Nor will there be piles of soggy clothing to dry and wash and dry and wash. No boots strewn at the front and back doors. The sleds won’t leave the garage. Not one birthday party canceled or sports events postponed. I will not make endless cups of hot cocoa with those tiny marshmallows floating on top. Carrots will be used for soup and not noses! The kids are not home.
No worries though folks, my hot cocoa cup is half full. There will still be a pot of homemade soup or stew on the stove. Our backyard birds can eat suet and seed all day long without being interrupted by kids. Steaming coffee will be at the ready. The fireplace will be roaring all day long. Our backyard will have that untouched snow covering that I always loved so much before it got trampled upon by our children! In the past it was usually just the outside of our home that was quiet, now it’s the inside as well.
As I sit, ponder and write I am reminded of my snow childhood. We grew up in the Northeast where snowstorms were a regular occurrence. Maybe it was because I was a child, but we did not spend hours watching Special News Reports for days leading up to the potential threat of a snowstorm. It was mentioned the last five minutes of our nightly news broadcast during the weather segment. Snow was just part of our everyday winter life—it snowed and we went about our business. I don’t know, but it seems people get so caught up in the drama news shows create and #Blizzard2016 is the perfect example.
Why must everyone be encouraged to run to the store and stock up on bread, milk and eggs? Has no one ever lived without these three items for 24 hours before? In all my lifetime I have never seen reports of people dying during a snowstorm because they had no eggs! While I’m at it, why do they report endless news segments on people shopping for salt and shovels? It just befuddles me. It’s just frozen H2O.
As a kid, the best part of a big snowstorm was always the potential for school being canceled. When I tell my kids I walked two miles to school in a blizzard I was not kidding! I remember turning on my radio and listening while some man read every local school name and whether it was delayed or canceled. I tell you those thirty-some minutes were very educational. I learned alphabetizing thanks to the order they rattled them off. I knew the geography of my hometown since districts close by that were read earlier than ours were indicators of whether I should start getting out of my warm bed! Most especially I learned how to wait for information. Today’s children, and it is not their fault, get tweets about school closings directly from their school … no waiting! Everything seems so immediate these days.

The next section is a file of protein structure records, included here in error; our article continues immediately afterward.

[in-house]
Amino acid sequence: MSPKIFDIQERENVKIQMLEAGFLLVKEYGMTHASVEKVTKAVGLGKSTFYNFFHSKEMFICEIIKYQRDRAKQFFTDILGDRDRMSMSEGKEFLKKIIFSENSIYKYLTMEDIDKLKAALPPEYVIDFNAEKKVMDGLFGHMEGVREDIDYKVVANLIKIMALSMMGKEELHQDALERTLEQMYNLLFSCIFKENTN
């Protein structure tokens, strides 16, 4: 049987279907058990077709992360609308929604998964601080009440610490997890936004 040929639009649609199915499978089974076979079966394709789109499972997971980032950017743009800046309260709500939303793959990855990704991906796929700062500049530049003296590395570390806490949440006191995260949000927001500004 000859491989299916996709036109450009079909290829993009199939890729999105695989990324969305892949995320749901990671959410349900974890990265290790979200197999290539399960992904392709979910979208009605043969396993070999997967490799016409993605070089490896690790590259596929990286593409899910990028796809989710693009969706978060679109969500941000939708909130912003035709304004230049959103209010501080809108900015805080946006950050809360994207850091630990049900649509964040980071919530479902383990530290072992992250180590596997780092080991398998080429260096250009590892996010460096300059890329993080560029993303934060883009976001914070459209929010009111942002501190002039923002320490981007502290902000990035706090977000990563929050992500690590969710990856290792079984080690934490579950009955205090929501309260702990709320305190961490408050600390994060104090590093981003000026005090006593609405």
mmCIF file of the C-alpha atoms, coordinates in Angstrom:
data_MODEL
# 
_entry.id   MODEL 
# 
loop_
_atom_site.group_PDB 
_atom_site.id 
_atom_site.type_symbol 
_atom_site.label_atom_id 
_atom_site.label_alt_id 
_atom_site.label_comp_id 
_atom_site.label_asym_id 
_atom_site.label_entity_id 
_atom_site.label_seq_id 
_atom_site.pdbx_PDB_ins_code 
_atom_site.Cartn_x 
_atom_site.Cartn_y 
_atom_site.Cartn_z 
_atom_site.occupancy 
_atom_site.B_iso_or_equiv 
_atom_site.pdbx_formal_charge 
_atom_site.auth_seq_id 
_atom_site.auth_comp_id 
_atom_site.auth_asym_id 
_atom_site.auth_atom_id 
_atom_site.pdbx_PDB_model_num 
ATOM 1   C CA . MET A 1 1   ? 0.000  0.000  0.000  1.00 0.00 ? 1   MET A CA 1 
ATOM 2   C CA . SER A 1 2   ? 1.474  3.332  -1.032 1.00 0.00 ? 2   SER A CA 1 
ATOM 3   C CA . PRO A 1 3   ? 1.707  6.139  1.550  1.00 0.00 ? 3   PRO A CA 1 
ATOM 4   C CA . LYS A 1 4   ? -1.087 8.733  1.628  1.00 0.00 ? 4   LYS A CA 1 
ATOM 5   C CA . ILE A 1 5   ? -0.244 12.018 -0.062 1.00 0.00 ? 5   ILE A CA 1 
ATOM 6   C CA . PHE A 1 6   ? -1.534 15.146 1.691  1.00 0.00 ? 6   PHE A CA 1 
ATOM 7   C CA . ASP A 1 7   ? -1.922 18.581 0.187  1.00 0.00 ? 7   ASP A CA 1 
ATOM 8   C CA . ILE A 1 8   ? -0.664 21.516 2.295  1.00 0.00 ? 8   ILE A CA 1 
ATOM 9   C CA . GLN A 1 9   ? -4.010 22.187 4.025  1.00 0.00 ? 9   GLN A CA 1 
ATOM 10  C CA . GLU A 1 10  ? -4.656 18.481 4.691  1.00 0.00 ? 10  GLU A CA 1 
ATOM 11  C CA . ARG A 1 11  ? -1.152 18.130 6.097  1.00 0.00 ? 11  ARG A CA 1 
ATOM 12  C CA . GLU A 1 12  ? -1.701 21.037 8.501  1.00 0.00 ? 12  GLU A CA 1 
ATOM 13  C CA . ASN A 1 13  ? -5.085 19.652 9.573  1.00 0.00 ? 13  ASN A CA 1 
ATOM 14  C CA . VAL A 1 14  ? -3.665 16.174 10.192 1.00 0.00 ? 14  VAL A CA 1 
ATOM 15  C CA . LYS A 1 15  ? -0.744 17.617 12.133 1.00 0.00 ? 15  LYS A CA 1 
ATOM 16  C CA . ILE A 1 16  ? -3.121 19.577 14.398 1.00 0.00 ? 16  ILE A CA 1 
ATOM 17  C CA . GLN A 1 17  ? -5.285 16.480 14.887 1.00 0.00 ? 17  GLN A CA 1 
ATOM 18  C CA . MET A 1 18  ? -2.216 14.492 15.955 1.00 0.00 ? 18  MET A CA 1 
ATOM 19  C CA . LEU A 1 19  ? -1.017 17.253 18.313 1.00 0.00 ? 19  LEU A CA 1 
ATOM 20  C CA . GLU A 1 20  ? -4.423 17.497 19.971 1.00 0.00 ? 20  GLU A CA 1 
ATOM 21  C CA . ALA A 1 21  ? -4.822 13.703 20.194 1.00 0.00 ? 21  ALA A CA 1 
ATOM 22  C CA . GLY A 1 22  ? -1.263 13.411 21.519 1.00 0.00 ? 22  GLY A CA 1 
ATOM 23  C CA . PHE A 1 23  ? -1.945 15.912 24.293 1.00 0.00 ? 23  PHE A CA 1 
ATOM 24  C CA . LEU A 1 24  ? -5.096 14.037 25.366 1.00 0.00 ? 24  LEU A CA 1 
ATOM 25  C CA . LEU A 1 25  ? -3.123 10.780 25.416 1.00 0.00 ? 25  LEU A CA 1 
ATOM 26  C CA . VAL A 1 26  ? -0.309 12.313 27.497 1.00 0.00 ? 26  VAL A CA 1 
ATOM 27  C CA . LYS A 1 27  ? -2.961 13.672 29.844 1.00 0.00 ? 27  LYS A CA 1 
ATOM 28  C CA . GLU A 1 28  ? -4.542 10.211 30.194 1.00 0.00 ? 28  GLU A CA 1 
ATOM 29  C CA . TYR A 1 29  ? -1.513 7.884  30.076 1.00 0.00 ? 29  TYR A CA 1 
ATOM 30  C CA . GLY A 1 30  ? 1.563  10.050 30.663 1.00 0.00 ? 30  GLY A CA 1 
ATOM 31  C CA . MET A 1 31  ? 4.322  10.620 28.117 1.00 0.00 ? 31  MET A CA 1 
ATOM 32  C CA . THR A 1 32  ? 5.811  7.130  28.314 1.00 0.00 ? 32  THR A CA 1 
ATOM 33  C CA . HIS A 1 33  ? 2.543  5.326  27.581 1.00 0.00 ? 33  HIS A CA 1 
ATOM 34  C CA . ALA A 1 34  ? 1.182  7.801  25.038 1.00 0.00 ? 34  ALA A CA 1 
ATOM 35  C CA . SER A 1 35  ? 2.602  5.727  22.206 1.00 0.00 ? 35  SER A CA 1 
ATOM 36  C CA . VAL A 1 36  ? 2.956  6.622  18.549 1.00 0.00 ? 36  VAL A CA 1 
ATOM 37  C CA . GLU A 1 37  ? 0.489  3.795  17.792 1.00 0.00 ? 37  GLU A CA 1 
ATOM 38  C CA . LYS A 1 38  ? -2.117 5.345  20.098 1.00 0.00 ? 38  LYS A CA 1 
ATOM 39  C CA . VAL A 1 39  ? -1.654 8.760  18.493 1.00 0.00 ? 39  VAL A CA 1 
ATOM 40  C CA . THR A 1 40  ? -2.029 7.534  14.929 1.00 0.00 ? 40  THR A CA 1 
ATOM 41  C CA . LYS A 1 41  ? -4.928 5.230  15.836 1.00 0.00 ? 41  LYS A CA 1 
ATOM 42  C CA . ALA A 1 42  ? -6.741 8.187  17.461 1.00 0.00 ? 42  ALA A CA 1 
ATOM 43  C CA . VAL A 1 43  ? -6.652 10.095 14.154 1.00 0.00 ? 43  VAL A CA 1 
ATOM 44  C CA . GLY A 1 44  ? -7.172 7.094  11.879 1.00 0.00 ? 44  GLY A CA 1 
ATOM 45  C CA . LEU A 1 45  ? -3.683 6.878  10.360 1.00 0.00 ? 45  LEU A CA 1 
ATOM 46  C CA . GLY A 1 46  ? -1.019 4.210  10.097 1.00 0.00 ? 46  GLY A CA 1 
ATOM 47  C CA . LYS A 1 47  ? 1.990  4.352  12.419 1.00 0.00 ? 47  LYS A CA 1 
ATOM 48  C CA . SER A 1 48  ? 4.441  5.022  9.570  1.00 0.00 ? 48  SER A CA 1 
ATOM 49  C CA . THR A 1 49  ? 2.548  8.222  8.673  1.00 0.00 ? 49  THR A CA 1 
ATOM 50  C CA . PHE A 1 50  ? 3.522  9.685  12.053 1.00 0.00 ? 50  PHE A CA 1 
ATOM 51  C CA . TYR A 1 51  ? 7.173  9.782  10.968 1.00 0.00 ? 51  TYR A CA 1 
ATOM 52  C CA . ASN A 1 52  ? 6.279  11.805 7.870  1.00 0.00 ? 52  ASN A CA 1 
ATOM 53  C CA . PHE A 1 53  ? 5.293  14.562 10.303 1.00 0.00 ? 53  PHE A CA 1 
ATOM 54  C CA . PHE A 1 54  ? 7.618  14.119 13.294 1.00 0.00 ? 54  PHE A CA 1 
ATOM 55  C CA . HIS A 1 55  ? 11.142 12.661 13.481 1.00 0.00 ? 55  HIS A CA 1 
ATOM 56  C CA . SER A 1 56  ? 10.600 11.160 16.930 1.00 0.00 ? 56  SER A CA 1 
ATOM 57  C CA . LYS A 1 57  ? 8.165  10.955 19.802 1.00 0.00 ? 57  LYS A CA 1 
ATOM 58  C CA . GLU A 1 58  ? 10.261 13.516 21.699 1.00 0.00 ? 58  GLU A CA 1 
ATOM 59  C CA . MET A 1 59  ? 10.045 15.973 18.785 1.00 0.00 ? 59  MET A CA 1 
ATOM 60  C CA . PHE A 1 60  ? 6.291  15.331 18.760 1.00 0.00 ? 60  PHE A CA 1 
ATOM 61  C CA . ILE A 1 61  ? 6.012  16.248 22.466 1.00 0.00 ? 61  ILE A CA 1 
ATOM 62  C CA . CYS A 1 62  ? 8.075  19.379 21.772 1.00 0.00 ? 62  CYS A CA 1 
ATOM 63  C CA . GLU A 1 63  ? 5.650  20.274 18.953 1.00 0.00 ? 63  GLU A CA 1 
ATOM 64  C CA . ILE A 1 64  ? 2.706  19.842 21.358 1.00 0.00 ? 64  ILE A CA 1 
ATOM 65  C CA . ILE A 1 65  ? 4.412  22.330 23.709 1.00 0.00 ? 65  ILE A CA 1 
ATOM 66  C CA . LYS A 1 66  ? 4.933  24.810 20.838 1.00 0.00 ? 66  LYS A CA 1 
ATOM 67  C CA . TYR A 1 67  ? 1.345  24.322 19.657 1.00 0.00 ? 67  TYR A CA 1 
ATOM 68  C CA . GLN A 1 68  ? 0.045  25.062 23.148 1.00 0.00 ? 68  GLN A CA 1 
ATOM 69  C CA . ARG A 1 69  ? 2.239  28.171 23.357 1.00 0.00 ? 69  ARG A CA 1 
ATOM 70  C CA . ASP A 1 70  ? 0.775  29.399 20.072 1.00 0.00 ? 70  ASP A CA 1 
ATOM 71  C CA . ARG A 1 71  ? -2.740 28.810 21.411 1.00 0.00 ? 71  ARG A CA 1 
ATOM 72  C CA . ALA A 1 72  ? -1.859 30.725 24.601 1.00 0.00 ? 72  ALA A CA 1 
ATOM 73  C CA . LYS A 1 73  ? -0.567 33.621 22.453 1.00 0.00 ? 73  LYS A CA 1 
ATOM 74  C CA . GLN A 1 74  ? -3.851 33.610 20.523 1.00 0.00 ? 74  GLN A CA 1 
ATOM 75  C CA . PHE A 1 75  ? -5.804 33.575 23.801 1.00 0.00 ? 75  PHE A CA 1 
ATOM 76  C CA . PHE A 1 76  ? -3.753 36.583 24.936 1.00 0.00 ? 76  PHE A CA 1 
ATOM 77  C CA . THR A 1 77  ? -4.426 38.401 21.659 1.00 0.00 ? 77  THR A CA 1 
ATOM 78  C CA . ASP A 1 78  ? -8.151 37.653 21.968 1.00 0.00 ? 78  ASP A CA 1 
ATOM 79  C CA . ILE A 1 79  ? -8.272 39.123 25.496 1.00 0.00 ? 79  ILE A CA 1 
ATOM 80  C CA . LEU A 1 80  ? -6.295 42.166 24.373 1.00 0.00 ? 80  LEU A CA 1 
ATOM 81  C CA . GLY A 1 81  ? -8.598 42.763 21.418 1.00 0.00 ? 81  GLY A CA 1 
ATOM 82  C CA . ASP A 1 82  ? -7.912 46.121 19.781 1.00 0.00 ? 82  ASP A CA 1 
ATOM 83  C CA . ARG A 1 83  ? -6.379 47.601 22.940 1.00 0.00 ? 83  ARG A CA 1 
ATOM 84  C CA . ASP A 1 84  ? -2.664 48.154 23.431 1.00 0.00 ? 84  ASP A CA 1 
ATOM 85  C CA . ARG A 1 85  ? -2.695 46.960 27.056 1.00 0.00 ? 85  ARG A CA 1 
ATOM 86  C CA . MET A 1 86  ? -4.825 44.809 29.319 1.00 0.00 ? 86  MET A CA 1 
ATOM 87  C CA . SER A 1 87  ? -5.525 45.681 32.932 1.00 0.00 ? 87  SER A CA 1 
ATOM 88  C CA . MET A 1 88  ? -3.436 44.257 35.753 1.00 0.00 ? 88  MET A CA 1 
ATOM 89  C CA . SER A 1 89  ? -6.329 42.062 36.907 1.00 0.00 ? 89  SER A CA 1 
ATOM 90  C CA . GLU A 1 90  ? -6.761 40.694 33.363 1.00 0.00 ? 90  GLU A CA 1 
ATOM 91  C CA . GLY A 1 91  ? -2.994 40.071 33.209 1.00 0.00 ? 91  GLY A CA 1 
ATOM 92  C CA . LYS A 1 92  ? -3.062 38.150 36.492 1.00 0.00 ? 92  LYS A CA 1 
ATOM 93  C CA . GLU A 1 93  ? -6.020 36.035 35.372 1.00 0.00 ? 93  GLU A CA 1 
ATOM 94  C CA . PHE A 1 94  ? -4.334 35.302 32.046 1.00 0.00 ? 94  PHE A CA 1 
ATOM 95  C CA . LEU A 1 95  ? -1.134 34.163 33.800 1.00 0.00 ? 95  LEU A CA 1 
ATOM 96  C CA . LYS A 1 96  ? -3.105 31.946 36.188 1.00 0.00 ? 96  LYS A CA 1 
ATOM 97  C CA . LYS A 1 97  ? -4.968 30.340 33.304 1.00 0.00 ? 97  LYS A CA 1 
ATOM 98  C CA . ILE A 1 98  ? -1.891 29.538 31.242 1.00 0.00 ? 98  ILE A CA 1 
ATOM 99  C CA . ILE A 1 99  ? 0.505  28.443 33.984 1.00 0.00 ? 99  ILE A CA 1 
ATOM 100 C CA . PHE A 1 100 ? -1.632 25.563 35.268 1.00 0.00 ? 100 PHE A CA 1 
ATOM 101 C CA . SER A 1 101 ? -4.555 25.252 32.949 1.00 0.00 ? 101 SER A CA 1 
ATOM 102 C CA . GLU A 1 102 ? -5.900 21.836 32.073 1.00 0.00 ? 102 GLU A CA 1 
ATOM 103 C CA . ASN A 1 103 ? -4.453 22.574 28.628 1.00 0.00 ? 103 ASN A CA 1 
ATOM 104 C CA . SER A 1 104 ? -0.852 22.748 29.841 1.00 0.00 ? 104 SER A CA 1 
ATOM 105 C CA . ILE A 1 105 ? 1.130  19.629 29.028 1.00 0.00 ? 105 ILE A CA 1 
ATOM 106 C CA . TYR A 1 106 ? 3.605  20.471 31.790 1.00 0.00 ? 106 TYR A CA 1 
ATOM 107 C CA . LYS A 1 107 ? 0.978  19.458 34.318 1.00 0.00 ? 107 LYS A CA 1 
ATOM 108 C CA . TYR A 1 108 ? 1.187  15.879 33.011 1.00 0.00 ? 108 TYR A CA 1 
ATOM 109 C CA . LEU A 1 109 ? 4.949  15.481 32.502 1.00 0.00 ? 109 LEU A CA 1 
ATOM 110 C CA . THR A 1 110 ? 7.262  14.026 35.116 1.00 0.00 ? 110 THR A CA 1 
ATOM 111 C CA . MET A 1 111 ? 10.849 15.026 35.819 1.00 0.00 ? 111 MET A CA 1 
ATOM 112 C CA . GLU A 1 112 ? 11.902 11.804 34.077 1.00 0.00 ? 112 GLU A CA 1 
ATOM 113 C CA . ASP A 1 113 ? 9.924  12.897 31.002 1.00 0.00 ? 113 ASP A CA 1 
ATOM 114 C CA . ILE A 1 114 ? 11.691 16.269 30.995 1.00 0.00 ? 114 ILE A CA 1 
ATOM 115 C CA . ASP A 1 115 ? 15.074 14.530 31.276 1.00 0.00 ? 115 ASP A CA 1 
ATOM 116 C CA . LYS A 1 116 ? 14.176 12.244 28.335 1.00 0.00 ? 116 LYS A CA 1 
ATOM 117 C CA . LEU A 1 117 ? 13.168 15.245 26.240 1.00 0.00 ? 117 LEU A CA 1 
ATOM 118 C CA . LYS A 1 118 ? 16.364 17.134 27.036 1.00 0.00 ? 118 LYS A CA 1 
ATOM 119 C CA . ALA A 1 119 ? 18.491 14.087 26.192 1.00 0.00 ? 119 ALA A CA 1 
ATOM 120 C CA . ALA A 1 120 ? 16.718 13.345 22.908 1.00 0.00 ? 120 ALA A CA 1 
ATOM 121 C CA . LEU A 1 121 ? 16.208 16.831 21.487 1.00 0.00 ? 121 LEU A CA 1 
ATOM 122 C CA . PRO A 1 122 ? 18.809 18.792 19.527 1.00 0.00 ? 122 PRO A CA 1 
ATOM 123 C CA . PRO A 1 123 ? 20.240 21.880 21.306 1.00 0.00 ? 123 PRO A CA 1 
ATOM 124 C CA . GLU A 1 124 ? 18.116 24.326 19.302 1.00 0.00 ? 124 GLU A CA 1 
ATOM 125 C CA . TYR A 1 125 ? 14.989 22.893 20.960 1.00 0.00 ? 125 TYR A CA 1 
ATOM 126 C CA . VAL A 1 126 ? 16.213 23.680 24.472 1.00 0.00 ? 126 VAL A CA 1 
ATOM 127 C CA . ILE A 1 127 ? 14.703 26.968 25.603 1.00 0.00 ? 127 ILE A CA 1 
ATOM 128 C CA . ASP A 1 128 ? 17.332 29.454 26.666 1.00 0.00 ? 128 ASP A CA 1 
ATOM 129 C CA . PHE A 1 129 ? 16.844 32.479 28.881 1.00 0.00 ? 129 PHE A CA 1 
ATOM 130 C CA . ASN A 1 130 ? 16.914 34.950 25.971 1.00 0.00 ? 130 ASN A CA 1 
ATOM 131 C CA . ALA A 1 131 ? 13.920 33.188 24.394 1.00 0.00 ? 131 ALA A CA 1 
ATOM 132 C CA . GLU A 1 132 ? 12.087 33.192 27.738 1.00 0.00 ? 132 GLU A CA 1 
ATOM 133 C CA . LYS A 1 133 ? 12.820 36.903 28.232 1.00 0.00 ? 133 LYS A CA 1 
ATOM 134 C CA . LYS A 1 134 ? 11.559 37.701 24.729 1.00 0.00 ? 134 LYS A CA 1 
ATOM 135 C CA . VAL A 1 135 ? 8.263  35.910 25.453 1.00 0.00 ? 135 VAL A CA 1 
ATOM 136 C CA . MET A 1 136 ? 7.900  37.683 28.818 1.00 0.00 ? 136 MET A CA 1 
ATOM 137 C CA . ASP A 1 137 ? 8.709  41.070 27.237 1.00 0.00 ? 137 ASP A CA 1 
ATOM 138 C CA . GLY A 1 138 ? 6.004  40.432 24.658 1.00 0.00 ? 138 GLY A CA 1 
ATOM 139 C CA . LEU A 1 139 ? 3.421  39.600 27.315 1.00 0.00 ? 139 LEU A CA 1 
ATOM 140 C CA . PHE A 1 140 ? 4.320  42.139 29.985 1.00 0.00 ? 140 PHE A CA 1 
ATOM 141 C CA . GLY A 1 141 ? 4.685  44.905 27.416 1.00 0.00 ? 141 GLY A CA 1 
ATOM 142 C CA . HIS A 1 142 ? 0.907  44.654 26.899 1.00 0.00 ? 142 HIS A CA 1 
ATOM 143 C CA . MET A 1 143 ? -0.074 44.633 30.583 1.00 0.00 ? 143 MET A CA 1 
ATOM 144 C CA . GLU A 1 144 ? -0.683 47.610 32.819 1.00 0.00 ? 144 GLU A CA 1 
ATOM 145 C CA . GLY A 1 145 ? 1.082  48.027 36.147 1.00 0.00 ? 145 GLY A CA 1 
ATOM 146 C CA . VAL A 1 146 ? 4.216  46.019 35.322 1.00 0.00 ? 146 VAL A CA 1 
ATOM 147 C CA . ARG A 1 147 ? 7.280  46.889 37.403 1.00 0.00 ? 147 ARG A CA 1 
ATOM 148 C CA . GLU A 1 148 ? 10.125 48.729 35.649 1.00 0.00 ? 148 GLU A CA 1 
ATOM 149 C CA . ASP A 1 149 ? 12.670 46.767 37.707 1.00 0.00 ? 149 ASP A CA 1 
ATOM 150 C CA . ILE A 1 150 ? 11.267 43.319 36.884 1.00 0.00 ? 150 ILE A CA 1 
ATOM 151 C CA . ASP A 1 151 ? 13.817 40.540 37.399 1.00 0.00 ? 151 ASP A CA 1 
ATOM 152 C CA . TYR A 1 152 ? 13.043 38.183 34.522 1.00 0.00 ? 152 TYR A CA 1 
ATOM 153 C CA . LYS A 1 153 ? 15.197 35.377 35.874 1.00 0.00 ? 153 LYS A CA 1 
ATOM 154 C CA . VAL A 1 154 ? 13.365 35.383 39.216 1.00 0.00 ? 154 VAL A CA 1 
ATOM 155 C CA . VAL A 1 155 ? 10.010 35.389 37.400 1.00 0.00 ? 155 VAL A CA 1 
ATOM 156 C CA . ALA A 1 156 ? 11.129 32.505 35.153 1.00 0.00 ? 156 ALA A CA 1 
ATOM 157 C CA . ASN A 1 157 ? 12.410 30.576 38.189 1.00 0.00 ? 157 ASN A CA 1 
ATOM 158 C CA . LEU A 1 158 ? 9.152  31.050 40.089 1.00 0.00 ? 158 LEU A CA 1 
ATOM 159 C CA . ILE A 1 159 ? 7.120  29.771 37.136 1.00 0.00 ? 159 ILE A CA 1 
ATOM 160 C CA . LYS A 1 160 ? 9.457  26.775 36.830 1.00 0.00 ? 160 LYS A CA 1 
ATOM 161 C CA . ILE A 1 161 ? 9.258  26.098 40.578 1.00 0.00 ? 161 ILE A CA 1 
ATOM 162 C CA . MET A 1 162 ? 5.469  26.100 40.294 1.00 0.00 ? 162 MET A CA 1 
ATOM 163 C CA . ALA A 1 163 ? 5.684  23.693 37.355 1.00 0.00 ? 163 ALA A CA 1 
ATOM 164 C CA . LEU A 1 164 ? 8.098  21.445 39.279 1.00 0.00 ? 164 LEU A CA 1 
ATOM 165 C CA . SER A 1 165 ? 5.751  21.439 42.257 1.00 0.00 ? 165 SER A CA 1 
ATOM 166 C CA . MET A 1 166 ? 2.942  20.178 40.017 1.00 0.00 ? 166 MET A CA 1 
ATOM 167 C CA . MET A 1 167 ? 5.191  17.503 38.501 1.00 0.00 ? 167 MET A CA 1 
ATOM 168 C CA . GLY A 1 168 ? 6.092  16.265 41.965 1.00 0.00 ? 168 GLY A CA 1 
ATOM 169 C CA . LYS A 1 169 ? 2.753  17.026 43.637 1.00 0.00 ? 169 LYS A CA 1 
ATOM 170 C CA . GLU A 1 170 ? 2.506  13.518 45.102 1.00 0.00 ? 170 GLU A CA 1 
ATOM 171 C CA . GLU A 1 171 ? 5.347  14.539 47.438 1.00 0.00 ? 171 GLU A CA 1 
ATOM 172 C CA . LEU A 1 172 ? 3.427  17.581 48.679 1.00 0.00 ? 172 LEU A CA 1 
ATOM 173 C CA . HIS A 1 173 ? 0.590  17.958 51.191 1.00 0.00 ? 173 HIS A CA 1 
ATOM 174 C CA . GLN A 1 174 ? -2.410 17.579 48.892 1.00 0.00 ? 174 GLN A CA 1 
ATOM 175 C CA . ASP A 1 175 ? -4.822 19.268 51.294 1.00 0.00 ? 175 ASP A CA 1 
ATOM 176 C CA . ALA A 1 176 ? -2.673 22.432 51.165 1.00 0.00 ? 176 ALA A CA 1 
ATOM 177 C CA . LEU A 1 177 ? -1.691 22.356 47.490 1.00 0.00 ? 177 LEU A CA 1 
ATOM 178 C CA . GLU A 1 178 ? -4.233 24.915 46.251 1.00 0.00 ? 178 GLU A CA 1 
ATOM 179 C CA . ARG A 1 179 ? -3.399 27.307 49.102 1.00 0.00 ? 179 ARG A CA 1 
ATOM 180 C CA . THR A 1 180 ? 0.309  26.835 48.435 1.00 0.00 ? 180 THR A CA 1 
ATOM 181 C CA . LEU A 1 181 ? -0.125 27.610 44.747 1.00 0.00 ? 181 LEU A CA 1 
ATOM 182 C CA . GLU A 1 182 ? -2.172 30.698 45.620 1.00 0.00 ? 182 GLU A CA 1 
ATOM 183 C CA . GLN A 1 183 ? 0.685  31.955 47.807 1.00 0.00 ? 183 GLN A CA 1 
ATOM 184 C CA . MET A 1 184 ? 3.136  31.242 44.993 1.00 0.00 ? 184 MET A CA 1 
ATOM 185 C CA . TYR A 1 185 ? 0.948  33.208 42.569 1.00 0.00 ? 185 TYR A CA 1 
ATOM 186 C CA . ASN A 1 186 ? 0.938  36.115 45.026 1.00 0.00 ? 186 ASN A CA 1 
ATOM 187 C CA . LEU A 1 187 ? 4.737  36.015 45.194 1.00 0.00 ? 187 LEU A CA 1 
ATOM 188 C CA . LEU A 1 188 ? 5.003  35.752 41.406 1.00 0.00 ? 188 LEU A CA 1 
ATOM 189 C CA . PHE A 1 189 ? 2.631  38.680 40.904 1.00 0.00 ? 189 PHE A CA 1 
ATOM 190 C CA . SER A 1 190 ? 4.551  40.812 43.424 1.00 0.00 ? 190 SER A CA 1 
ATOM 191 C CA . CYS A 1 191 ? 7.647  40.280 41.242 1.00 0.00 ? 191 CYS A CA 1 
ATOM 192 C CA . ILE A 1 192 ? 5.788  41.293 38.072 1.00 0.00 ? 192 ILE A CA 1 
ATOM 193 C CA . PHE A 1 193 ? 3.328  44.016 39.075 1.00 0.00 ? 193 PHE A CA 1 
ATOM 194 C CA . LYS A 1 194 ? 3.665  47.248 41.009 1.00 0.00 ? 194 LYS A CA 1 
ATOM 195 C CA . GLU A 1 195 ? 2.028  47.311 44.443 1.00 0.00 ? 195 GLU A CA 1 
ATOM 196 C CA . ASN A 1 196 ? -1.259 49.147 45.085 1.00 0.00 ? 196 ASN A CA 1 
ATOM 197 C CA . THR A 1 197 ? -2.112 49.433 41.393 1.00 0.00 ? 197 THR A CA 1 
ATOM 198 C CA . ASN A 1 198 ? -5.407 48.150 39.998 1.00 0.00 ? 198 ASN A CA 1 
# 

But some snow days pack enough punch to slow folks down. People can’t jump in their cars to run endless errands. Kids extra-curricular activities are canceled. People hunker down and just be. Families have time to play outside, watch favorite movies inside and relax together. Neighbors gather at the end of their driveways and chat. I remember when my sister and I were younger we were expected to help shovel. Don’t tell my mom but even though I secretly loved to shovel fresh snow, once we were done shoveling, we would take our sled (with metal blades mind you) down to the store parking lot. We sled until we could no longer feel our toes. Ahh, to be young again.
So even though nowadays when I shovel my back is breaking and my arms cramp up I still get that Peaceful Easy Feeling! (A respectful nod to Glenn Frey!) Something about being in the cold air and fresh snow still makes me really happy. A deep breath of cold clean air as snowflakes fall on my nose still mystifies me. So hey--just maybe I’ll put down the shovel for a bit and build a tiny snowgirl for my bird friends out back!
Moral: Sometimes being forced to slow down can be a really enjoyable thing.
A little gift for y’all: For many years now I have been making and sometimes shipping my special homemade hot cocoa mix to people I love and appreciate. So thanks to the snowstorm, I am gifting my recipe to each one of you. This recipe fills about six pint sized mason jars. The perfect amount to keep a few and share a few!